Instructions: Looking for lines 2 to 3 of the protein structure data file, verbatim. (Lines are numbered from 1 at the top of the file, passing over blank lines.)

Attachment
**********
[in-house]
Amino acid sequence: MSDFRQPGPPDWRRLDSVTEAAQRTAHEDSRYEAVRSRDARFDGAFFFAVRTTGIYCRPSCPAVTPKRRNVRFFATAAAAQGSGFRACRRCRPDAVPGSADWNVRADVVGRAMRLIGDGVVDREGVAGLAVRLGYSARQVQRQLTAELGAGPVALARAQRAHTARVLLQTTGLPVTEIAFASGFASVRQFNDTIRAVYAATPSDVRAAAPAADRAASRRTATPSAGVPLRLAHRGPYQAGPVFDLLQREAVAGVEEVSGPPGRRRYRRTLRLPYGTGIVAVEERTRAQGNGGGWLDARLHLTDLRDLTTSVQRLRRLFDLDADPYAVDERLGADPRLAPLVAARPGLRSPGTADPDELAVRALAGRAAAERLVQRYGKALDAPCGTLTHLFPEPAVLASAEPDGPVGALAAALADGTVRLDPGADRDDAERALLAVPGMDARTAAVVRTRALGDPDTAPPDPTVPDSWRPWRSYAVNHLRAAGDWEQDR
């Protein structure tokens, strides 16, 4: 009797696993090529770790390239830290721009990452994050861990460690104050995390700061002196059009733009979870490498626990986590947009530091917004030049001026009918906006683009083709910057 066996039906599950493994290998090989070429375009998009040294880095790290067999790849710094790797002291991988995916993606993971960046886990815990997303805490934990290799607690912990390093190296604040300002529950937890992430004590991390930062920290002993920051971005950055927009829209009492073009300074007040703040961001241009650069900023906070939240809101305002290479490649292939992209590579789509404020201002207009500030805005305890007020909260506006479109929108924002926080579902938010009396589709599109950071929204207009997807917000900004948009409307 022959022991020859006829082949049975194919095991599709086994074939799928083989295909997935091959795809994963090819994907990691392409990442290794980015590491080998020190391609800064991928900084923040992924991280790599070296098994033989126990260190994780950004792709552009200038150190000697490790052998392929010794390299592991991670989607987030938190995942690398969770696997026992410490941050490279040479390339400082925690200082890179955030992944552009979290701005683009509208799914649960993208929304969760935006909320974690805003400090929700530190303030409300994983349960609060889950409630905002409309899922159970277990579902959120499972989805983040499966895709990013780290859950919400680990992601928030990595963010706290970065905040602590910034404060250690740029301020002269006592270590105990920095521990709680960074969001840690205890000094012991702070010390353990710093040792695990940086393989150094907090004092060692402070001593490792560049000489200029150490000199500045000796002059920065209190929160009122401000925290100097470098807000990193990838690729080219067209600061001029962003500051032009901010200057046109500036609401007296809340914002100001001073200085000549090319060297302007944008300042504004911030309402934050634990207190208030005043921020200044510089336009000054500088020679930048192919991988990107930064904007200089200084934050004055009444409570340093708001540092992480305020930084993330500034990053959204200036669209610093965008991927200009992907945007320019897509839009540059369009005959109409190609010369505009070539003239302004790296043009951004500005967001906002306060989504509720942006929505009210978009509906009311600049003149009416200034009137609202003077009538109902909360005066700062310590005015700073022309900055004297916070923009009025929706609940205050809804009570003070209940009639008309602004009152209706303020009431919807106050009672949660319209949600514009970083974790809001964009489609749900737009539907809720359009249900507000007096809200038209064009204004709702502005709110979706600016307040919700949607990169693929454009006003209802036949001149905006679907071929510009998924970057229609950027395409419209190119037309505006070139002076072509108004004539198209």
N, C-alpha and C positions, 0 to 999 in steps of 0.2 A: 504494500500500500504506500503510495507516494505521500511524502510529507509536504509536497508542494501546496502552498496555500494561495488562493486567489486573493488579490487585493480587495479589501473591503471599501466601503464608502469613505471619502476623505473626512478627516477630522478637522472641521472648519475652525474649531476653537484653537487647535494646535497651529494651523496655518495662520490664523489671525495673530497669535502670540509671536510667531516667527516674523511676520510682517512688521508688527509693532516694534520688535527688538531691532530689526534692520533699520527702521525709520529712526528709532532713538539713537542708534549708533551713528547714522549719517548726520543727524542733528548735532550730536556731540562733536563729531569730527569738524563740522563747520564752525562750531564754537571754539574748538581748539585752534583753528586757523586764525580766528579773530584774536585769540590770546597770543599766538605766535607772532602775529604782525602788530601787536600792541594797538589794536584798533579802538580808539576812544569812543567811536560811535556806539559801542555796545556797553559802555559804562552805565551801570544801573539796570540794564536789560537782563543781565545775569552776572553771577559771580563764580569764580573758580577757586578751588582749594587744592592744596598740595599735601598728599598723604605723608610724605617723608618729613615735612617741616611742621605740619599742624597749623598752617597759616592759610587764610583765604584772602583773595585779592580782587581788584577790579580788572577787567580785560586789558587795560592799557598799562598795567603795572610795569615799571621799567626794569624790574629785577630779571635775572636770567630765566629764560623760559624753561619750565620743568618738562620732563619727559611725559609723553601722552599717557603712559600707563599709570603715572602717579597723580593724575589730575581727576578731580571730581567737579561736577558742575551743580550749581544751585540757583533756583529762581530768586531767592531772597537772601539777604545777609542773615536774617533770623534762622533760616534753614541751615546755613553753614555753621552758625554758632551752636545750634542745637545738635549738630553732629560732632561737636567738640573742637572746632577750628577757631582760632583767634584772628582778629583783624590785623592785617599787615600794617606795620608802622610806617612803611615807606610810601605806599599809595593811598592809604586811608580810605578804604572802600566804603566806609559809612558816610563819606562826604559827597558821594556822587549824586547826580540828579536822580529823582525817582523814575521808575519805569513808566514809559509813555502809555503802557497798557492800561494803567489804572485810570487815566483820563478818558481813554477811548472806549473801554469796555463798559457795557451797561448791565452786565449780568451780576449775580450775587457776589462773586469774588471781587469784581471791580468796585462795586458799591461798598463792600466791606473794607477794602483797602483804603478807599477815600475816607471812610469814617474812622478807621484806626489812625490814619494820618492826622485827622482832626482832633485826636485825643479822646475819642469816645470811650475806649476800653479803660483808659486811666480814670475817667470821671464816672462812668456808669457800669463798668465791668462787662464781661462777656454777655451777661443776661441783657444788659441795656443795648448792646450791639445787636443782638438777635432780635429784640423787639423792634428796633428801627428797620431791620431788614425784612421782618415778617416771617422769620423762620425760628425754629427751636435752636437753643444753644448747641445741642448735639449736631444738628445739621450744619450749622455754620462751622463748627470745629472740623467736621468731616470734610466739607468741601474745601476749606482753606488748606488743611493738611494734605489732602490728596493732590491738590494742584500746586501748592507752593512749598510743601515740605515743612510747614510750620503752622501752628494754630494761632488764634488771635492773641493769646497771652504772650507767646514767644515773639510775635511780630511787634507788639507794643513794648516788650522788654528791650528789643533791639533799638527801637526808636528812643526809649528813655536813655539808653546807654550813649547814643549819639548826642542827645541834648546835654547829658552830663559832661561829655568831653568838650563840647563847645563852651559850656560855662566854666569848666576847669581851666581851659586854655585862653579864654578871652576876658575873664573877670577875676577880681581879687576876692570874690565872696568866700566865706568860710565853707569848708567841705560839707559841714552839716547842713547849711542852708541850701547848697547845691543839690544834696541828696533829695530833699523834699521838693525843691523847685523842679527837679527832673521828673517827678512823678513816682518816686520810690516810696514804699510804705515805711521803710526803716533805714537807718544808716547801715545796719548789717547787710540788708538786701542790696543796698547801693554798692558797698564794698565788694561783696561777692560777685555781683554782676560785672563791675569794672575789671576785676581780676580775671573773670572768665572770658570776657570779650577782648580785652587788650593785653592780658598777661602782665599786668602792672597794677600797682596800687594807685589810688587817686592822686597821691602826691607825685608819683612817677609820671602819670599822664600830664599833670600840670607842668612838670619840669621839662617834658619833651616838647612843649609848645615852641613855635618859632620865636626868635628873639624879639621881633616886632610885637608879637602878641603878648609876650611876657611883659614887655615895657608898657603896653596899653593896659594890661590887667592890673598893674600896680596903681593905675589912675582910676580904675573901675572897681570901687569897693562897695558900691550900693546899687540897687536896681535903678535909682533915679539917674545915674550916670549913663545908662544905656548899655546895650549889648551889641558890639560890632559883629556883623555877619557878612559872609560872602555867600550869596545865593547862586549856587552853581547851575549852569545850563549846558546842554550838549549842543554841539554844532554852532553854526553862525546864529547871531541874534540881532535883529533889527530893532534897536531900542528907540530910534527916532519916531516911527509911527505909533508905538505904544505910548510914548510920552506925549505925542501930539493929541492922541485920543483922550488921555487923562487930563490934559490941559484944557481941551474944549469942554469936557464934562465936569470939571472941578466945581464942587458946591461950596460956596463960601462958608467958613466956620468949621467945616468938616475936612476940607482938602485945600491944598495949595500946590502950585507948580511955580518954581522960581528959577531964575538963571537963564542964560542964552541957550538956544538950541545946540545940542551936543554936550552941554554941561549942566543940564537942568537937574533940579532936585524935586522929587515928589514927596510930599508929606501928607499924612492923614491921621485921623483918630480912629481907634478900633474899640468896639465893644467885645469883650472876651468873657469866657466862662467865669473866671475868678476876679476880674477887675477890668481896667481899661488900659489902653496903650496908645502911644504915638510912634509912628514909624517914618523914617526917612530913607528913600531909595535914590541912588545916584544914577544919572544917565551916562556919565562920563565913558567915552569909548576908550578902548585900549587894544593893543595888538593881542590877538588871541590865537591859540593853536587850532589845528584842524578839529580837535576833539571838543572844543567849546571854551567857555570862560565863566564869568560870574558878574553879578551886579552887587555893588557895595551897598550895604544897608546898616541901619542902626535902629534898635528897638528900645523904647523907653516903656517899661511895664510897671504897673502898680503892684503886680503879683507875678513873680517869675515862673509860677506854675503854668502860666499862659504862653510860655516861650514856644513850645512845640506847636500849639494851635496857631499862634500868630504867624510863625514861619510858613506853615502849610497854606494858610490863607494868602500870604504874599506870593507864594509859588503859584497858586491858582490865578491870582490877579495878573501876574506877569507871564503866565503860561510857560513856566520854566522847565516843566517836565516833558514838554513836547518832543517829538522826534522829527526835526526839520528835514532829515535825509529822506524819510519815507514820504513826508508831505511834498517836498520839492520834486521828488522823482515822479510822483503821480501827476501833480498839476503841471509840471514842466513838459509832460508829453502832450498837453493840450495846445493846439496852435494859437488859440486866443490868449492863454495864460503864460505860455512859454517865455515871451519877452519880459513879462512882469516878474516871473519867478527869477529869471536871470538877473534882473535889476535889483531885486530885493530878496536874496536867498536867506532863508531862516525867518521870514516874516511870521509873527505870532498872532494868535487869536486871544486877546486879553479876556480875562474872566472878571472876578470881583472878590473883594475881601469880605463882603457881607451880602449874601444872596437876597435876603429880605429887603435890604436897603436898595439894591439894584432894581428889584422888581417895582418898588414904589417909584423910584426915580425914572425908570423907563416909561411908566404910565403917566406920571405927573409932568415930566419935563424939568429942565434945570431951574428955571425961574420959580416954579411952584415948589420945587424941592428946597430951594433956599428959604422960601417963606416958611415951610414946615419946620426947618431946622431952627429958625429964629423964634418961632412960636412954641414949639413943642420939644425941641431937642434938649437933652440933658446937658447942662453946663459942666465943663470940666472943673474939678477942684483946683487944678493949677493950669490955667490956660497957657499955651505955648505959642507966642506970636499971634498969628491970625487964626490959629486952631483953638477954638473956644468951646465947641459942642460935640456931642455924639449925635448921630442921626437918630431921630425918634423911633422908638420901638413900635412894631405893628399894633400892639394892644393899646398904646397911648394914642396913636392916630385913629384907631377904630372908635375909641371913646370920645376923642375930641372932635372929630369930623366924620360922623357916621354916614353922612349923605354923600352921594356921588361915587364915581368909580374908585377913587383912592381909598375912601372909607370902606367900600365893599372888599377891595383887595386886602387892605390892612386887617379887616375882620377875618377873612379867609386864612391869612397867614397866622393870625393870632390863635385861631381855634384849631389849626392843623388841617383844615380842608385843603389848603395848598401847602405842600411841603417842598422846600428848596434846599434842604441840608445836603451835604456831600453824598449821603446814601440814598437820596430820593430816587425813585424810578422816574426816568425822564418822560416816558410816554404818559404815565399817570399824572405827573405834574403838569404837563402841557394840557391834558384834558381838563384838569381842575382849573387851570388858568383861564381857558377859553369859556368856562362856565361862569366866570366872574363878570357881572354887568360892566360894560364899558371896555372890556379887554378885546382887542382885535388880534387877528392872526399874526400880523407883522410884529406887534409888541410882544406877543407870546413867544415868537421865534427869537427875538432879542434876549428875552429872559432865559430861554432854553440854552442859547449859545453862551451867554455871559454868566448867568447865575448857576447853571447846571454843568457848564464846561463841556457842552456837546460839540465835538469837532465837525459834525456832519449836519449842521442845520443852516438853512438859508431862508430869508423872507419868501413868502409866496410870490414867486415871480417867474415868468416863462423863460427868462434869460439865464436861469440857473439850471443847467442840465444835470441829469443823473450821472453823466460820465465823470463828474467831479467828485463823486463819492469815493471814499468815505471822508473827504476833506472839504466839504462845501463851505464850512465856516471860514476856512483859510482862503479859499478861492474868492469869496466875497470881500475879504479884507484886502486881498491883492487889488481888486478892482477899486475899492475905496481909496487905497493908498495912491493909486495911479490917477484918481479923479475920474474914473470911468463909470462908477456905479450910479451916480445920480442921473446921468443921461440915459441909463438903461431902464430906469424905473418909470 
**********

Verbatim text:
Amino acid sequence: MSDFRQPGPPDWRRLDSVTEAAQRTAHEDSRYEAVRSRDARFDGAFFFAVRTTGIYCRPSCPAVTPKRRNVRFFATAAAAQGSGFRACRRCRPDAVPGSADWNVRADVVGRAMRLIGDGVVDREGVAGLAVRLGYSARQVQRQLTAELGAGPVALARAQRAHTARVLLQTTGLPVTEIAFASGFASVRQFNDTIRAVYAATPSDVRAAAPAADRAASRRTATPSAGVPLRLAHRGPYQAGPVFDLLQREAVAGVEEVSGPPGRRRYRRTLRLPYGTGIVAVEERTRAQGNGGGWLDARLHLTDLRDLTTSVQRLRRLFDLDADPYAVDERLGADPRLAPLVAARPGLRSPGTADPDELAVRALAGRAAAERLVQRYGKALDAPCGTLTHLFPEPAVLASAEPDGPVGALAAALADGTVRLDPGADRDDAERALLAVPGMDARTAAVVRTRALGDPDTAPPDPTVPDSWRPWRSYAVNHLRAAGDWEQDR
């Protein structure tokens, strides 16, 4: 009797696993090529770790390239830290721009990452994050861990460690104050995390700061002196059009733009979870490498626990986590947009530091917004030049001026009918906006683009083709910057 066996039906599950493994290998090989070429375009998009040294880095790290067999790849710094790797002291991988995916993606993971960046886990815990997303805490934990290799607690912990390093190296604040300002529950937890992430004590991390930062920290002993920051971005950055927009829209009492073009300074007040703040961001241009650069900023906070939240809101305002290479490649292939992209590579789509404020201002207009500030805005305890007020909260506006479109929108924002926080579902938010009396589709599109950071929204207009997807917000900004948009409307 022959022991020859006829082949049975194919095991599709086994074939799928083989295909997935091959795809994963090819994907990691392409990442290794980015590491080998020190391609800064991928900084923040992924991280790599070296098994033989126990260190994780950004792709552009200038150190000697490790052998392929010794390299592991991670989607987030938190995942690398969770696997026992410490941050490279040479390339400082925690200082890179955030992944552009979290701005683009509208799914649960993208929304969760935006909320974690805003400090929700530190303030409300994983349960609060889950409630905002409309899922159970277990579902959120499972989805983040499966895709990013780290859950919400680990992601928030990595963010706290970065905040602590910034404060250690740029301020002269006592270590105990920095521990709680960074969001840690205890000094012991702070010390353990710093040792695990940086393989150094907090004092060692402070001593490792560049000489200029150490000199500045000796002059920065209190929160009122401000925290100097470098807000990193990838690729080219067209600061001029962003500051032009901010200057046109500036609401007296809340914002100001001073200085000549090319060297302007944008300042504004911030309402934050634990207190208030005043921020200044510089336009000054500088020679930048192919991988990107930064904007200089200084934050004055009444409570340093708001540092992480305020930084993330500034990053959204200036669209610093965008991927200009992907945007320019897509839009540059369009005959109409190609010369505009070539003239302004790296043009951004500005967001906002306060989504509720942006929505009210978009509906009311600049003149009416200034009137609202003077009538109902909360005066700062310590005015700073022309900055004297916070923009009025929706609940205050809804009570003070209940009639008309602004009152209706303020009431919807106050009672949660319209949600514009970083974790809001964009489609749900737009539907809720359009249900507000007096809200038209064009204004709702502005709110979706600016307040919700949607990169693929454009006003209802036949001149905006679907071929510009998924970057229609950027395409419209190119037309505006070139002076072509108004004539198209």